“The UK continues to be concerned by the continued poor human rights environment in Zimbabwe,” Robinson told the Daily News On Sunday in December last year. “However … as we look back on the last three years, our overriding sense is that important opportunities for deeper and longer lasting political and economic reform have been, and continue to be missed.
“And that it is these reforms which will be most important to Zimbabwe’s future,” she further told the Daily News On Sunday. But Robinson emphasised that her government remained committed to seeing Zimbabwe succeed, and that, in that regard, she was in constant touch with authorities to remind them about their promises to the
She also said her government had noted that Mnangagwa’s administration had made some positive reforms to the law. However, she warned that in the absence of meaningful and tangible reforms, the British government would support the current sanctions regime on Zimbabwe.
“UK sanctions will be retained as long as the human rights situation in Zimbabwe justifies them. “As we prepare for the end of the transition period, ministers are now considering our approach to our future sanctions regime in Zimbabwe. “They will do so in the context of the new Magnitsky-style regime that focuses on serious human rights violations or abuses,” Robinson warned further.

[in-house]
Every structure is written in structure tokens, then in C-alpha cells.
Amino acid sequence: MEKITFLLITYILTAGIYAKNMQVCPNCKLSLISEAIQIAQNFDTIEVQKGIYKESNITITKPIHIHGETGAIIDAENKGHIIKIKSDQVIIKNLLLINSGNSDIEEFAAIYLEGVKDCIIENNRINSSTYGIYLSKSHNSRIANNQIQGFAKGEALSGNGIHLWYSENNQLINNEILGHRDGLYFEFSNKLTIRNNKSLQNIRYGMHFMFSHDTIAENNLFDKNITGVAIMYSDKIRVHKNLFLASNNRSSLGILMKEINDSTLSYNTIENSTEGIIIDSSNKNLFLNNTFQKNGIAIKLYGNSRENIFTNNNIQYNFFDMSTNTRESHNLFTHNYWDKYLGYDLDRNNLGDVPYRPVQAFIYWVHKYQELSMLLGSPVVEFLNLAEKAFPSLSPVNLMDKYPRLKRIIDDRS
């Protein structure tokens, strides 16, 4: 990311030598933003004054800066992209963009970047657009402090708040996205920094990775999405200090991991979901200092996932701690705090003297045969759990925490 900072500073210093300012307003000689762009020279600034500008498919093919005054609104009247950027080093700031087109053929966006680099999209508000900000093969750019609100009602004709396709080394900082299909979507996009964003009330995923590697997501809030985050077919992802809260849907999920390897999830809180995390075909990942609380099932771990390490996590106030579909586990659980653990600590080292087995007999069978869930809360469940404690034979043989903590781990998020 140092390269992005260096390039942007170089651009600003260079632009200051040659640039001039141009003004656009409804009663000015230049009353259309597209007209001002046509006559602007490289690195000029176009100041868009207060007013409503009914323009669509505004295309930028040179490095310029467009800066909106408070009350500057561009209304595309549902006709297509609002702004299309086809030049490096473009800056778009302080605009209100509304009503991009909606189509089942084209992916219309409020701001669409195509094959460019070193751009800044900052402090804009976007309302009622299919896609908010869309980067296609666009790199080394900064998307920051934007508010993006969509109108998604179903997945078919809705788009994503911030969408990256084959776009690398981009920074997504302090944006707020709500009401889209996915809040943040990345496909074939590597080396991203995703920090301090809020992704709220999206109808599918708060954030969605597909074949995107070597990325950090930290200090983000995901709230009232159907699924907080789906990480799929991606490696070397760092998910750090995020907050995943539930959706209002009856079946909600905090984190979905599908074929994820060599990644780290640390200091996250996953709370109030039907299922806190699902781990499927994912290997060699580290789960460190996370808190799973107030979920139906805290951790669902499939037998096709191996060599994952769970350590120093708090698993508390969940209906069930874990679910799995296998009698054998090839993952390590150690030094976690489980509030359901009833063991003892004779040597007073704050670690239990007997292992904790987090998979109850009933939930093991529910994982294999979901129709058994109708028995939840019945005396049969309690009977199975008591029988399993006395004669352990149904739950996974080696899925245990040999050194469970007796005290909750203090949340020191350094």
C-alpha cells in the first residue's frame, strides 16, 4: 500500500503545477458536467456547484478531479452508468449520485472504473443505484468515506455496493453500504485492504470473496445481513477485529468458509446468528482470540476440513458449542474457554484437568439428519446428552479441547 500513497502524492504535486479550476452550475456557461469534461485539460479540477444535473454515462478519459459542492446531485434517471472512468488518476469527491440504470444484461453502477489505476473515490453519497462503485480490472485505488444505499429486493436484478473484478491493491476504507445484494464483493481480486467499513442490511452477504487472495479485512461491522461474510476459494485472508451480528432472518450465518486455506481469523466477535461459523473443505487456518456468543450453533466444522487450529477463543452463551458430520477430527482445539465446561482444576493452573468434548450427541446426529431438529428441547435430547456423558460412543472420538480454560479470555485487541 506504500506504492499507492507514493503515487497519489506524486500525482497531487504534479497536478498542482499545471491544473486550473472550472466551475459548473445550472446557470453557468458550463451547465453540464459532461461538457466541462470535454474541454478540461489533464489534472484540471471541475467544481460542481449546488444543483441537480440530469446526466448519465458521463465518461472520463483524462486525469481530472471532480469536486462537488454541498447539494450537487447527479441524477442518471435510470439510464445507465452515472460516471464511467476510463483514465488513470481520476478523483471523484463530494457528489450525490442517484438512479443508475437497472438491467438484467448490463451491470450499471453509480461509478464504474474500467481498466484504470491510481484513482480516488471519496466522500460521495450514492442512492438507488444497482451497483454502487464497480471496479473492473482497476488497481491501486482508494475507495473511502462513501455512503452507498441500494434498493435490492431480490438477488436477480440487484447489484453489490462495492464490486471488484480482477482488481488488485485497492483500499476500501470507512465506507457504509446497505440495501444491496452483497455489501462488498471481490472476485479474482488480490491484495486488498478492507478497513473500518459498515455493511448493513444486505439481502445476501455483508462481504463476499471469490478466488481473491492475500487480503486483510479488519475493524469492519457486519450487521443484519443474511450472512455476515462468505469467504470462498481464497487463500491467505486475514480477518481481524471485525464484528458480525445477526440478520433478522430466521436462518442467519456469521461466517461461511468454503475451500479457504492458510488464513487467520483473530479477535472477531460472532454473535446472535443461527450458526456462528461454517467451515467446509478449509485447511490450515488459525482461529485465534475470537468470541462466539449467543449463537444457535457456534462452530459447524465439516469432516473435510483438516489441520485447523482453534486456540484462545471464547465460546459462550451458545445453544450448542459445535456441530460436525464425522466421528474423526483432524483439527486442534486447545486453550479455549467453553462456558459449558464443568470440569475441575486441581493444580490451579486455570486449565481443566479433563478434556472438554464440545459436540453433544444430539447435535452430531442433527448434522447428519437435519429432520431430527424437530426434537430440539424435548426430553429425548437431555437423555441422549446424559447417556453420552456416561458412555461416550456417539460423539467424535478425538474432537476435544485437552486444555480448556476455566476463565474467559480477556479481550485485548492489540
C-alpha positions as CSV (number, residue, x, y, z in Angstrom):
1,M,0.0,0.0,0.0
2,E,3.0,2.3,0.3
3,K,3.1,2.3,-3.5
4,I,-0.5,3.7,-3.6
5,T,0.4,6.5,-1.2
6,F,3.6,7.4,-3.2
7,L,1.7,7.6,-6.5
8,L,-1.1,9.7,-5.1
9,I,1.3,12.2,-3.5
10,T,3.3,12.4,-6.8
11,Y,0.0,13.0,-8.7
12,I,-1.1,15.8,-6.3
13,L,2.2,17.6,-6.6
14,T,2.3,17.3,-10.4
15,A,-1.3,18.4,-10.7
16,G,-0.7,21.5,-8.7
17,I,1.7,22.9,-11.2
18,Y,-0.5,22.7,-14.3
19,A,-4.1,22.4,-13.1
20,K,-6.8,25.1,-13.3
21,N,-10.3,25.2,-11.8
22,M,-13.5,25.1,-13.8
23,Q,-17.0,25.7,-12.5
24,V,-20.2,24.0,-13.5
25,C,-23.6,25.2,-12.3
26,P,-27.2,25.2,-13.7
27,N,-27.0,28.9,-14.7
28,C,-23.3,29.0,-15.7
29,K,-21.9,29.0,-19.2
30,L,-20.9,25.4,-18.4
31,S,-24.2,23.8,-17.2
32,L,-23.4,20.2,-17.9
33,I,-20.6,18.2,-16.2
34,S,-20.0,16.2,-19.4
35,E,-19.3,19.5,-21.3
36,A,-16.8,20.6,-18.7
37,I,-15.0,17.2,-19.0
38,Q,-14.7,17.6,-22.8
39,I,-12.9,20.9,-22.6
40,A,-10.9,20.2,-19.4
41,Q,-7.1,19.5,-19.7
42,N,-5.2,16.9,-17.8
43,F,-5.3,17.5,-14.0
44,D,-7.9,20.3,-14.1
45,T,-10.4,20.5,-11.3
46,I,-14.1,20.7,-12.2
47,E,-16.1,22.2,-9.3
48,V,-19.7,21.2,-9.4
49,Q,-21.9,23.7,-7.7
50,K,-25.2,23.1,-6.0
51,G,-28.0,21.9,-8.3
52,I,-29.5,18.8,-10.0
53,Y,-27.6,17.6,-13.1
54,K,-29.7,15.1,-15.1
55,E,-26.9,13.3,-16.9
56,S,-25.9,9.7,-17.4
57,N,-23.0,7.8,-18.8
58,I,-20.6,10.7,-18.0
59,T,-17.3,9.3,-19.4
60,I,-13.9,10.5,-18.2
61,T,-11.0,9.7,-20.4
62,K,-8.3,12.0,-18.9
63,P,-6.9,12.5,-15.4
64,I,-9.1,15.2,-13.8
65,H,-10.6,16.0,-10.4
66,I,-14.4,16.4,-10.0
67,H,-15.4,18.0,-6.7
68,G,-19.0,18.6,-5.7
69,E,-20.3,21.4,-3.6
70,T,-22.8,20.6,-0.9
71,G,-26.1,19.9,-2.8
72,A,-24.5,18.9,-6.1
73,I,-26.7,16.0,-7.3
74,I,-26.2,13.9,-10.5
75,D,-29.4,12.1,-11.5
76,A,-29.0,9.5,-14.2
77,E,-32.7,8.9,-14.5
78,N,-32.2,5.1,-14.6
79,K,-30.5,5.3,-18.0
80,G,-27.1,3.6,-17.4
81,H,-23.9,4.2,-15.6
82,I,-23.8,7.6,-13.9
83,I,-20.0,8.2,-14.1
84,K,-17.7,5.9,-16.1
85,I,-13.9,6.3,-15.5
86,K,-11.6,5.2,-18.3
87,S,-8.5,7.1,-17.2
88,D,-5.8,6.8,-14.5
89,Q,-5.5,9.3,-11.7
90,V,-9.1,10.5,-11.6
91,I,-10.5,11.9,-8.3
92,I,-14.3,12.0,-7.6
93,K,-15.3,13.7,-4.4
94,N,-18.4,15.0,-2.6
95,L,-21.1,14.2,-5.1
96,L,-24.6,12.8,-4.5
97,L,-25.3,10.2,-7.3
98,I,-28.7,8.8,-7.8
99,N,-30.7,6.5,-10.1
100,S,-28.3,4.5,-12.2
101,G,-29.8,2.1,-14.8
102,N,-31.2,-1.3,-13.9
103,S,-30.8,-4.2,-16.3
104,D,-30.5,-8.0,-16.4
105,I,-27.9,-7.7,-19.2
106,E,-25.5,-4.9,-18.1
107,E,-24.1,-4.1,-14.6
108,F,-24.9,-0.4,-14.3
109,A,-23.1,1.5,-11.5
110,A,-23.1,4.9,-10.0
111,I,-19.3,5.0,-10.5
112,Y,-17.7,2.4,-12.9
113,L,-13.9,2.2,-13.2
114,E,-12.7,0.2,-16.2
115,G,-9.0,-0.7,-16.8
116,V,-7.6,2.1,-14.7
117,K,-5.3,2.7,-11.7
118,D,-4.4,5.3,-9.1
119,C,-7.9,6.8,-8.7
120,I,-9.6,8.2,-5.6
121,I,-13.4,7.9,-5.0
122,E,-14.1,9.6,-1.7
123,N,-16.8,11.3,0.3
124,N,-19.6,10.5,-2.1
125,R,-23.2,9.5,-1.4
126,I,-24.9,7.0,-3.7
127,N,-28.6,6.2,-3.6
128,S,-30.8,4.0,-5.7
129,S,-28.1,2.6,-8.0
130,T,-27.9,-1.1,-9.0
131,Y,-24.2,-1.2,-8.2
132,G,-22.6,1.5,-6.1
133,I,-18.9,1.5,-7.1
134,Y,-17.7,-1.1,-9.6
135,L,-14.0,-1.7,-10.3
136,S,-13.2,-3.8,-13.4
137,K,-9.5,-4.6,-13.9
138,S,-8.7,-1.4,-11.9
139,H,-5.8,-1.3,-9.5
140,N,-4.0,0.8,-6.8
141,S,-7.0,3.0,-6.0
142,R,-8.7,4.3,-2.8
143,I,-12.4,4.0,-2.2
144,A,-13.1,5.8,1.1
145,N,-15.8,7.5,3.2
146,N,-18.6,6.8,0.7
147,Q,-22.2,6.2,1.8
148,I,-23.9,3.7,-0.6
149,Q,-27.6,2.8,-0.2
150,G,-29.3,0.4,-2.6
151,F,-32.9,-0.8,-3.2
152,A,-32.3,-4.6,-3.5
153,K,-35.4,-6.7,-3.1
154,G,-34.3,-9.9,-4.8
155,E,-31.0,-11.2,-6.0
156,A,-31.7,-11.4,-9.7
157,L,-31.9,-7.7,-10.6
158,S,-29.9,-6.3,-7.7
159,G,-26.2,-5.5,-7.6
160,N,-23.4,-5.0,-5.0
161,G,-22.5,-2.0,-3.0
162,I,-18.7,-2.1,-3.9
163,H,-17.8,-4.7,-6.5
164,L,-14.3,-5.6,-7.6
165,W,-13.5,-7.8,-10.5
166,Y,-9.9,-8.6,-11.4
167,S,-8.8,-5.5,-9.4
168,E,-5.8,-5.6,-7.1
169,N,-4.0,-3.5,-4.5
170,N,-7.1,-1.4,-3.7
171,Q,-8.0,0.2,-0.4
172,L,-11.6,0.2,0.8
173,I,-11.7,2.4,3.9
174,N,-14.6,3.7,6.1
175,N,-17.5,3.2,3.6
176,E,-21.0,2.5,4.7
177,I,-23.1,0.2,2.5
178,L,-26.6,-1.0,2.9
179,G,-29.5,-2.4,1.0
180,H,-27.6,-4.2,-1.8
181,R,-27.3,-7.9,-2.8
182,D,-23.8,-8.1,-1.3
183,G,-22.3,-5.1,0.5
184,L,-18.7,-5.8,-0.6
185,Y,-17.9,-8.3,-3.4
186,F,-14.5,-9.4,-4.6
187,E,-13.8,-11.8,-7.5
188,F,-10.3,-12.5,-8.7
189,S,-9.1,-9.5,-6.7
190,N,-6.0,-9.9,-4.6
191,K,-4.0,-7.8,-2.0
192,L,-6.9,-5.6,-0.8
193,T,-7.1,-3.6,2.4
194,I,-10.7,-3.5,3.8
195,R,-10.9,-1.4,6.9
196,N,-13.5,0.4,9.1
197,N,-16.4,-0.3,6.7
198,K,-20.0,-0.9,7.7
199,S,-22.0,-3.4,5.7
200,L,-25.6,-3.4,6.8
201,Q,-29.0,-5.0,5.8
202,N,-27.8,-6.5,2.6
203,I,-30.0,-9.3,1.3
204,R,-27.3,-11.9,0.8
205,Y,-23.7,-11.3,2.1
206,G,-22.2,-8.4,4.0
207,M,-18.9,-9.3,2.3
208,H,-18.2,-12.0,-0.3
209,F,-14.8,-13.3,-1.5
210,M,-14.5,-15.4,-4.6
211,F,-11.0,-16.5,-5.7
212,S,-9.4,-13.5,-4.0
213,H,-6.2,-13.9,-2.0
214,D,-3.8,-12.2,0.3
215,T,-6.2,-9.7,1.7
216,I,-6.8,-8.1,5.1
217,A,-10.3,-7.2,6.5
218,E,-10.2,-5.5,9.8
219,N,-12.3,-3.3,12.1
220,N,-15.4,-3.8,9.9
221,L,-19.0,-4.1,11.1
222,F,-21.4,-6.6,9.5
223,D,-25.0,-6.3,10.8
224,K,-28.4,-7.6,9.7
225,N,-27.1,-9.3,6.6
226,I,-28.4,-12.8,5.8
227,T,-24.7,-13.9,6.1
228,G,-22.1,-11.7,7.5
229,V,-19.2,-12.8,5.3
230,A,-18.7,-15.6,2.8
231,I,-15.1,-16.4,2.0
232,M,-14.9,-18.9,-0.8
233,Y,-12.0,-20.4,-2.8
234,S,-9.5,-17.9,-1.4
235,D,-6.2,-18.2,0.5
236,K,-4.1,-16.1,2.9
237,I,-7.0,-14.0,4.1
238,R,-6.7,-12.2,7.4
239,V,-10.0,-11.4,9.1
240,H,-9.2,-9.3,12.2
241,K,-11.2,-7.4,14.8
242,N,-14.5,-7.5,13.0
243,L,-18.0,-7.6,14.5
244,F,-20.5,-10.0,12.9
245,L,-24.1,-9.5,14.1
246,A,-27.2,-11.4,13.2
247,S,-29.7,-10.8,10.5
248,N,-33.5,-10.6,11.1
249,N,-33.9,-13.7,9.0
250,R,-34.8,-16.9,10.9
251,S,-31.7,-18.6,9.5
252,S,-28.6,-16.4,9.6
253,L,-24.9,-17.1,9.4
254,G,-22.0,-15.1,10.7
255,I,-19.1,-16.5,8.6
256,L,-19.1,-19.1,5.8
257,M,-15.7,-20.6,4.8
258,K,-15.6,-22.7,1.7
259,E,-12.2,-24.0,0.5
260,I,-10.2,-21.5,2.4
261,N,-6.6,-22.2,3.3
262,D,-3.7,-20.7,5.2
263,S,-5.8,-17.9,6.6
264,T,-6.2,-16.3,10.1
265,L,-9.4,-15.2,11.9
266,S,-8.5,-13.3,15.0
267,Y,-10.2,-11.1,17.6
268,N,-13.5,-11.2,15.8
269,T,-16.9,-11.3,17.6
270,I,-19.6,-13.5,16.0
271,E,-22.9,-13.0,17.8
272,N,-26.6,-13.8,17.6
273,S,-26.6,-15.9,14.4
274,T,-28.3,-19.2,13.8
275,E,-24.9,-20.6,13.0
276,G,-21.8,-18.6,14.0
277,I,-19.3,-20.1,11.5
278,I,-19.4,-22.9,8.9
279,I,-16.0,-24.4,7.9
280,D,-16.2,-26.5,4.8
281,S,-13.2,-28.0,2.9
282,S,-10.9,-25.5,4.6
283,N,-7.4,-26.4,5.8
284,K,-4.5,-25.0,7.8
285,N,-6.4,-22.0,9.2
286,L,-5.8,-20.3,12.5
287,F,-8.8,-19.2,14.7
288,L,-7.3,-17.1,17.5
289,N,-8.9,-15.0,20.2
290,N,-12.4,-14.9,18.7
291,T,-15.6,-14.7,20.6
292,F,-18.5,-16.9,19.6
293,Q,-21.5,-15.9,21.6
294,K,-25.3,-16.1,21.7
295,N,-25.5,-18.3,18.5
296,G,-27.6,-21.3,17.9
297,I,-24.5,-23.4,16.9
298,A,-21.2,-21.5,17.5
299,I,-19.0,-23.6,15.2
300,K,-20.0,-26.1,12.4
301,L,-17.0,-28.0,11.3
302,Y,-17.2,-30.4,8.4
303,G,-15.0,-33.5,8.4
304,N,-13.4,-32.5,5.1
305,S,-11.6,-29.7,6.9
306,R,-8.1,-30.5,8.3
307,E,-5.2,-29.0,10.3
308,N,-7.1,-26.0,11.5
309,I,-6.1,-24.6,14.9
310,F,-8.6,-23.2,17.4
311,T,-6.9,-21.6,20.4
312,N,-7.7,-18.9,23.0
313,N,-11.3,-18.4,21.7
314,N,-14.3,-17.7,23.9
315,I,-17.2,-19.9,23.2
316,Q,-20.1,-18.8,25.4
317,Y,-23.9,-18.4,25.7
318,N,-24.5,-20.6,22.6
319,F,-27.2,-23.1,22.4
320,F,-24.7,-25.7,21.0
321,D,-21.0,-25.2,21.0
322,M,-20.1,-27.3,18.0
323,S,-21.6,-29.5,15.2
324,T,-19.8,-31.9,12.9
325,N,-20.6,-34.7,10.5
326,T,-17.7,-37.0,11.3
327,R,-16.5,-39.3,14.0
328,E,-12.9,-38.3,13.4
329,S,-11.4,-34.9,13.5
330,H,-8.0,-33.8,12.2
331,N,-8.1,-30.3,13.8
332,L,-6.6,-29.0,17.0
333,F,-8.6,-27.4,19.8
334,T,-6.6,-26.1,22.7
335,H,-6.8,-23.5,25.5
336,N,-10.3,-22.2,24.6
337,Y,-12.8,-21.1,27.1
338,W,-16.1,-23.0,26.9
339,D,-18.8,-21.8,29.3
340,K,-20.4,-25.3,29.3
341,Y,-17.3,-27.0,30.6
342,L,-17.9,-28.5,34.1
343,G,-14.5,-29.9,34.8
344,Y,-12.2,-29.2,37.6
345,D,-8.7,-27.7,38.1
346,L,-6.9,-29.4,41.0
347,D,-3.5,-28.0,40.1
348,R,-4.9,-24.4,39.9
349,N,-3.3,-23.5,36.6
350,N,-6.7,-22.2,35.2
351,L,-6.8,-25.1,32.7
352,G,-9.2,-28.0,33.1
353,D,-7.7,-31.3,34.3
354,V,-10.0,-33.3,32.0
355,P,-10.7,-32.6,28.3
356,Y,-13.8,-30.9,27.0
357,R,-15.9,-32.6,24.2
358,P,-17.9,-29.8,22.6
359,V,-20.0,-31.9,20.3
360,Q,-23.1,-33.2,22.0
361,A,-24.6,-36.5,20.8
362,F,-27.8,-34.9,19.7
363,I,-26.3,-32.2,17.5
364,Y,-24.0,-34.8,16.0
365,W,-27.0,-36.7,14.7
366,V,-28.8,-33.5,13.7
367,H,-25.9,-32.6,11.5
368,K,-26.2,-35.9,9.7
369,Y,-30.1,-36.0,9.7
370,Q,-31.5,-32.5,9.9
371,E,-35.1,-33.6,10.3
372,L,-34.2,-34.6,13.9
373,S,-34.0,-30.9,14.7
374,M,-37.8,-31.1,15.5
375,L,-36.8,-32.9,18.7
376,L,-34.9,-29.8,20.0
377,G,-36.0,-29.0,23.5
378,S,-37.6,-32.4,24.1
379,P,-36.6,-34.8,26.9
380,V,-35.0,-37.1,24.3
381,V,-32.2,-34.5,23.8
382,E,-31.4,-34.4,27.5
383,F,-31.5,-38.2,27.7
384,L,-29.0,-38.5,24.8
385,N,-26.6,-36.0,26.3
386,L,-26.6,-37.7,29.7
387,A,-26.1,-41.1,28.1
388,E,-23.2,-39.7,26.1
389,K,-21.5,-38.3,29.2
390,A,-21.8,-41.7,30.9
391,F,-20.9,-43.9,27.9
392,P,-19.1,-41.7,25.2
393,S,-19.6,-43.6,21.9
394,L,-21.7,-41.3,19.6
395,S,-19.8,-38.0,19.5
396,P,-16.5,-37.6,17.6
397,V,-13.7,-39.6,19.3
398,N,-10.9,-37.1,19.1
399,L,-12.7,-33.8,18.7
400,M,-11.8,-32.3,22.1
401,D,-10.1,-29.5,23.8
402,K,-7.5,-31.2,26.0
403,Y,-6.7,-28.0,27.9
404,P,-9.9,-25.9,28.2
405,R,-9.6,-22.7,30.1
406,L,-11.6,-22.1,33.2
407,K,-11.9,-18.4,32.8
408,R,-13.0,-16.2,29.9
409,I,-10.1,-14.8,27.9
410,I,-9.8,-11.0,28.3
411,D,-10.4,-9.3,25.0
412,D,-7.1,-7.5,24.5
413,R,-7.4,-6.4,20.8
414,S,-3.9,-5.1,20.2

In November 2017, days after Mnangagwa was sworn in as Zimbabwe’s new president, Johnson also said the UK was ready to work with Harare as long as authorities lived up to their promises of reform.
“Recent events in Zimbabwe offer a moment of hope for the country and its people. “This is a time to look to the future and to make clear that Britain shares the common vision of a prosperous, peaceful and democratic Zimbabwe. “I am encouraged by President Emmerson Mnangagwa’s words so far.